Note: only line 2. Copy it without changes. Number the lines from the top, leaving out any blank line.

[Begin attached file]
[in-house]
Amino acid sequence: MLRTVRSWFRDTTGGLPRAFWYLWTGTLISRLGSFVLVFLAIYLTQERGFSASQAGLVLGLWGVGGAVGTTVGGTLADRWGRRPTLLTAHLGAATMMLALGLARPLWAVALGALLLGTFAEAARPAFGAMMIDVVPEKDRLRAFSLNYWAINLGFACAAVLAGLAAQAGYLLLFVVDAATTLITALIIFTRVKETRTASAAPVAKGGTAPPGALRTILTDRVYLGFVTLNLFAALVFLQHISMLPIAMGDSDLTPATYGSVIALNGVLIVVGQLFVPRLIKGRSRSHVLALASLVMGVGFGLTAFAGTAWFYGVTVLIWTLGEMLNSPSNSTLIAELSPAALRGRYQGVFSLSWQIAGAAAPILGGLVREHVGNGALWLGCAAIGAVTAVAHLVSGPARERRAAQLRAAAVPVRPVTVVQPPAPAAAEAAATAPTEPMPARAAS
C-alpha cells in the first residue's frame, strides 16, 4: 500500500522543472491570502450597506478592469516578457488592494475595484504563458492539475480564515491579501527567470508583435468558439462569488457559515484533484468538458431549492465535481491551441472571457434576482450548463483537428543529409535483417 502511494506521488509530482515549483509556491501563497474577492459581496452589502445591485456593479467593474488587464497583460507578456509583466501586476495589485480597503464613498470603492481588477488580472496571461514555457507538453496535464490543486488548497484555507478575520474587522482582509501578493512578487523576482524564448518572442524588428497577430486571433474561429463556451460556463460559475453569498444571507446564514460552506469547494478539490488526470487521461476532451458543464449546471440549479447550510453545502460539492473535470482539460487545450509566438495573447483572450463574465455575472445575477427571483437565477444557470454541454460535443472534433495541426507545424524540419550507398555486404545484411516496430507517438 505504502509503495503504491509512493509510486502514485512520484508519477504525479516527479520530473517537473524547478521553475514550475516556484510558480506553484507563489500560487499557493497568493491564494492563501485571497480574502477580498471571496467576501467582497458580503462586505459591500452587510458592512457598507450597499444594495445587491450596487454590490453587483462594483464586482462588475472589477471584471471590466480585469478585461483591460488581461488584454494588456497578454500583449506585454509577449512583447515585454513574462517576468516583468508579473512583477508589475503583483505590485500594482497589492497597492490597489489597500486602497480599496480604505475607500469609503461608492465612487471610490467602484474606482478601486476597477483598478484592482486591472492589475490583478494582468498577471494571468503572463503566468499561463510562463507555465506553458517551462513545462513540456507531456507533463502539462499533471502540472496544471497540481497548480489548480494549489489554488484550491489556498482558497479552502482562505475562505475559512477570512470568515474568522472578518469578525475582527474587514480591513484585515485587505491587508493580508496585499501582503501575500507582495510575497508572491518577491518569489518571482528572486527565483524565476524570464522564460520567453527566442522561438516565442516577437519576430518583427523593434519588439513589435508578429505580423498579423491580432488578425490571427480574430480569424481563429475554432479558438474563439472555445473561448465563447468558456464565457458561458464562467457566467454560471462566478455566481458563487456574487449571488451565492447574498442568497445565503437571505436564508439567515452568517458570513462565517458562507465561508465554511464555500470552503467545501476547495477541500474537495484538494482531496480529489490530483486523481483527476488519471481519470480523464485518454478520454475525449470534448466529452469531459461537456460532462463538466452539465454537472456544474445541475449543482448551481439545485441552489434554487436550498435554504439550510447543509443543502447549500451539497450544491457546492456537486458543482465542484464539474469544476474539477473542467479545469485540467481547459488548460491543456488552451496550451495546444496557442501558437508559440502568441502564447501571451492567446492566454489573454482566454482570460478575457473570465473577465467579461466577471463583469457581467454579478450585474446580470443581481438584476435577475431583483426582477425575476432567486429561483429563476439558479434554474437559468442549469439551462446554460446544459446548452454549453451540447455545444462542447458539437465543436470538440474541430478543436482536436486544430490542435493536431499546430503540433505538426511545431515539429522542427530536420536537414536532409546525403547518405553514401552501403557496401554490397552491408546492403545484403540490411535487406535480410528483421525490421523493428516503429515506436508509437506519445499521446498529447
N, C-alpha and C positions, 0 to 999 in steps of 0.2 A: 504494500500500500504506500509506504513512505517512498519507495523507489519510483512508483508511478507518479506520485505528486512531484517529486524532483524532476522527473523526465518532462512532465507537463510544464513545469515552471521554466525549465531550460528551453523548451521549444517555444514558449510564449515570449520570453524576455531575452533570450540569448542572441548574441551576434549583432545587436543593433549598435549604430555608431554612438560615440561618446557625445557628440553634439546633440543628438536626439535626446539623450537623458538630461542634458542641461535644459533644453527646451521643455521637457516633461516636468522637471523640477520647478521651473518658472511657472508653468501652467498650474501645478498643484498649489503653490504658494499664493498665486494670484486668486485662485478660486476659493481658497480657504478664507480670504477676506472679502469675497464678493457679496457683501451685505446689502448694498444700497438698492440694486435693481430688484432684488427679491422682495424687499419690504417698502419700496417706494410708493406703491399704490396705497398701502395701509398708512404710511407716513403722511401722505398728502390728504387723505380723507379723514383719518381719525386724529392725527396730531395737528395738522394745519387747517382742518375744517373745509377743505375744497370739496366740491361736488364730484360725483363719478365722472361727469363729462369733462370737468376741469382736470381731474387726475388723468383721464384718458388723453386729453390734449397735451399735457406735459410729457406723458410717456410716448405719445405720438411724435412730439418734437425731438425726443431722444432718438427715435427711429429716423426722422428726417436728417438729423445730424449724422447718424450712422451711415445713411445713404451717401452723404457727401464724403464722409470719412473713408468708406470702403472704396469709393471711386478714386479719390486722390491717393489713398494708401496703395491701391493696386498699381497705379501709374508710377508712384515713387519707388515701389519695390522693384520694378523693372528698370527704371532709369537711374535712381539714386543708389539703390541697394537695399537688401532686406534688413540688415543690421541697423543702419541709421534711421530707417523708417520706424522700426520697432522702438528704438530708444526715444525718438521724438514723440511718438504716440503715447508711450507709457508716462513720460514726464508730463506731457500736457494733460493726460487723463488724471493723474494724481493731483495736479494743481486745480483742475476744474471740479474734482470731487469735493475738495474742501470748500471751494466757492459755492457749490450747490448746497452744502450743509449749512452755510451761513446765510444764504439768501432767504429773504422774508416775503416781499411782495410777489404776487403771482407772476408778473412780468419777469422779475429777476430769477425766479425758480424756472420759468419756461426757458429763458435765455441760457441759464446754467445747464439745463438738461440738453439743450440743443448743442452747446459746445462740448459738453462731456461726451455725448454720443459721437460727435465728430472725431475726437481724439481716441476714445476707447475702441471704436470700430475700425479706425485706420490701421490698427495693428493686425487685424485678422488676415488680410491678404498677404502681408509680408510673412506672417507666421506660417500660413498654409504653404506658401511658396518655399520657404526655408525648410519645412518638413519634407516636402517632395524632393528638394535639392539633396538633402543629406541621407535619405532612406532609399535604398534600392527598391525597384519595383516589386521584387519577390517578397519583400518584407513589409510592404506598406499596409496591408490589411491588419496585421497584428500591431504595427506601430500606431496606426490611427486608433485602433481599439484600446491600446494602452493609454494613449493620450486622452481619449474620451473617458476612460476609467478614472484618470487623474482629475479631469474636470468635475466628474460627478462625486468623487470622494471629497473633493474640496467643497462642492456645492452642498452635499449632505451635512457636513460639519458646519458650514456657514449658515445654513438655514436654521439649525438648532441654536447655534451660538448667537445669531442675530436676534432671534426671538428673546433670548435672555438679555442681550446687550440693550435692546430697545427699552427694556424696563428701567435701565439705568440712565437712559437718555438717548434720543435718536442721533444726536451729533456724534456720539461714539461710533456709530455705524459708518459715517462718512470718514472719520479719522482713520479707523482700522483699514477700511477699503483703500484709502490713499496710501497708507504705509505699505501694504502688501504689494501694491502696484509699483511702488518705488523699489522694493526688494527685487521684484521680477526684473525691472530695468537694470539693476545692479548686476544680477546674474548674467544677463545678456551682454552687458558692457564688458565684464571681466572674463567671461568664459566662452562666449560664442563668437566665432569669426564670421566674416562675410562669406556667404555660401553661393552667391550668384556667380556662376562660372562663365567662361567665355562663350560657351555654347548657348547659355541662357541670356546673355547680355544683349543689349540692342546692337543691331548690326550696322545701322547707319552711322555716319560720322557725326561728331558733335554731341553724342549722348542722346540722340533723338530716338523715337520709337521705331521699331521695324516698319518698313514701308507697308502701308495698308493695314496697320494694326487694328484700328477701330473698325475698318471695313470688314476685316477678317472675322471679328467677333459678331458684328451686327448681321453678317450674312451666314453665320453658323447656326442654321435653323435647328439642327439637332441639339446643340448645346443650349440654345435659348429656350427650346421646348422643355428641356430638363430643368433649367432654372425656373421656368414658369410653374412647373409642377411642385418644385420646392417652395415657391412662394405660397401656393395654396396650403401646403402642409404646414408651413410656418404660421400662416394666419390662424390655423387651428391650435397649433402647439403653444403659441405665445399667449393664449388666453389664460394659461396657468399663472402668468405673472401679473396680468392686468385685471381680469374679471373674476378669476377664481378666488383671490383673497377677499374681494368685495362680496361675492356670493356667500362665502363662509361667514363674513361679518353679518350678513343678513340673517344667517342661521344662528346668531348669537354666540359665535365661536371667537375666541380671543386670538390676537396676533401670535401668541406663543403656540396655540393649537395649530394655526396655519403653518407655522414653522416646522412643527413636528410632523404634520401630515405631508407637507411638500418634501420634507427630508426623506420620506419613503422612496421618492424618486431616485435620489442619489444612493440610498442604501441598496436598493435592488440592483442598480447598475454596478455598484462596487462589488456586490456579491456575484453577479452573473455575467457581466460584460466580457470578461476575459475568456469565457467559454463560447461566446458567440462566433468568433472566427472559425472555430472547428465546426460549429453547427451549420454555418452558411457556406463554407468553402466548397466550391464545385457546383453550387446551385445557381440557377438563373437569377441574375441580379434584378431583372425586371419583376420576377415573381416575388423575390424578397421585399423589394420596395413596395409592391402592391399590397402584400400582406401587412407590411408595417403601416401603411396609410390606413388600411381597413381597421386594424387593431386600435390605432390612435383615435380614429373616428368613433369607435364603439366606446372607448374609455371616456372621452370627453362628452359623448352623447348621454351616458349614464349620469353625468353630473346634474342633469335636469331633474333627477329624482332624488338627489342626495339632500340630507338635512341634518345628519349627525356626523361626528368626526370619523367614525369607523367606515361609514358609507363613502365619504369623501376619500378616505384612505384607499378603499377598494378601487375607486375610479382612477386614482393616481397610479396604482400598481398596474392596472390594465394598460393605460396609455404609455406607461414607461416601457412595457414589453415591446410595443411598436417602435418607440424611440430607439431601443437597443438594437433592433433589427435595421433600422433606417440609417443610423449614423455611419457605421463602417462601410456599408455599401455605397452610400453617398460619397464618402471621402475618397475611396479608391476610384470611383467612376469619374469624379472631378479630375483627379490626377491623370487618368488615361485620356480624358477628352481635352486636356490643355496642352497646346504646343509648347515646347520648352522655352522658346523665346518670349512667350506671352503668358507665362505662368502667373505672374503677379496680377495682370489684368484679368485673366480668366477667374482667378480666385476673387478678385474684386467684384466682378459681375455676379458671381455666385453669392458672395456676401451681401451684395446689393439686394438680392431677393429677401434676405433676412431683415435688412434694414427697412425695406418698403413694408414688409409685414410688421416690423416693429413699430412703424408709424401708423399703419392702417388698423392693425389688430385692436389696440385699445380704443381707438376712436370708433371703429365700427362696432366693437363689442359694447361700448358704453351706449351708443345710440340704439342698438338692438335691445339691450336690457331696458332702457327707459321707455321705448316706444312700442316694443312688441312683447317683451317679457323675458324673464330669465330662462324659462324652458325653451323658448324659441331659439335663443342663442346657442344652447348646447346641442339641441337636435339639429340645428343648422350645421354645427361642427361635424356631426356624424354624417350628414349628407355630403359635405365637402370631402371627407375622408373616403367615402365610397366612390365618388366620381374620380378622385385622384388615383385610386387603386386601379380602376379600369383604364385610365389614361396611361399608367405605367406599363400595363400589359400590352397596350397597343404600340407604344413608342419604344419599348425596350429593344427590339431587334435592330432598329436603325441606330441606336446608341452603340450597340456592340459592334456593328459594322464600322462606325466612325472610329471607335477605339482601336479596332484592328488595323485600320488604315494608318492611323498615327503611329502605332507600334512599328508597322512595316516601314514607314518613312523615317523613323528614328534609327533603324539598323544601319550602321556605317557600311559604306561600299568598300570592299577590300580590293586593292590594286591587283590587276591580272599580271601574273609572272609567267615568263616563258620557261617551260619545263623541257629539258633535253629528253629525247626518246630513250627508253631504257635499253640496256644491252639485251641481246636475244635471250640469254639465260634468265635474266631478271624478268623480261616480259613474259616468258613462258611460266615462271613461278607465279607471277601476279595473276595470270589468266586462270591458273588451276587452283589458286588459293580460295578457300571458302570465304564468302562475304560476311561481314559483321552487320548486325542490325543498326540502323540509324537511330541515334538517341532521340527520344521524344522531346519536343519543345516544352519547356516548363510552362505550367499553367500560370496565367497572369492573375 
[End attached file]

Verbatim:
Amino acid sequence: MLRTVRSWFRDTTGGLPRAFWYLWTGTLISRLGSFVLVFLAIYLTQERGFSASQAGLVLGLWGVGGAVGTTVGGTLADRWGRRPTLLTAHLGAATMMLALGLARPLWAVALGALLLGTFAEAARPAFGAMMIDVVPEKDRLRAFSLNYWAINLGFACAAVLAGLAAQAGYLLLFVVDAATTLITALIIFTRVKETRTASAAPVAKGGTAPPGALRTILTDRVYLGFVTLNLFAALVFLQHISMLPIAMGDSDLTPATYGSVIALNGVLIVVGQLFVPRLIKGRSRSHVLALASLVMGVGFGLTAFAGTAWFYGVTVLIWTLGEMLNSPSNSTLIAELSPAALRGRYQGVFSLSWQIAGAAAPILGGLVREHVGNGALWLGCAAIGAVTAVAHLVSGPARERRAAQLRAAAVPVRPVTVVQPPAPAAAEAAATAPTEPMPARAAS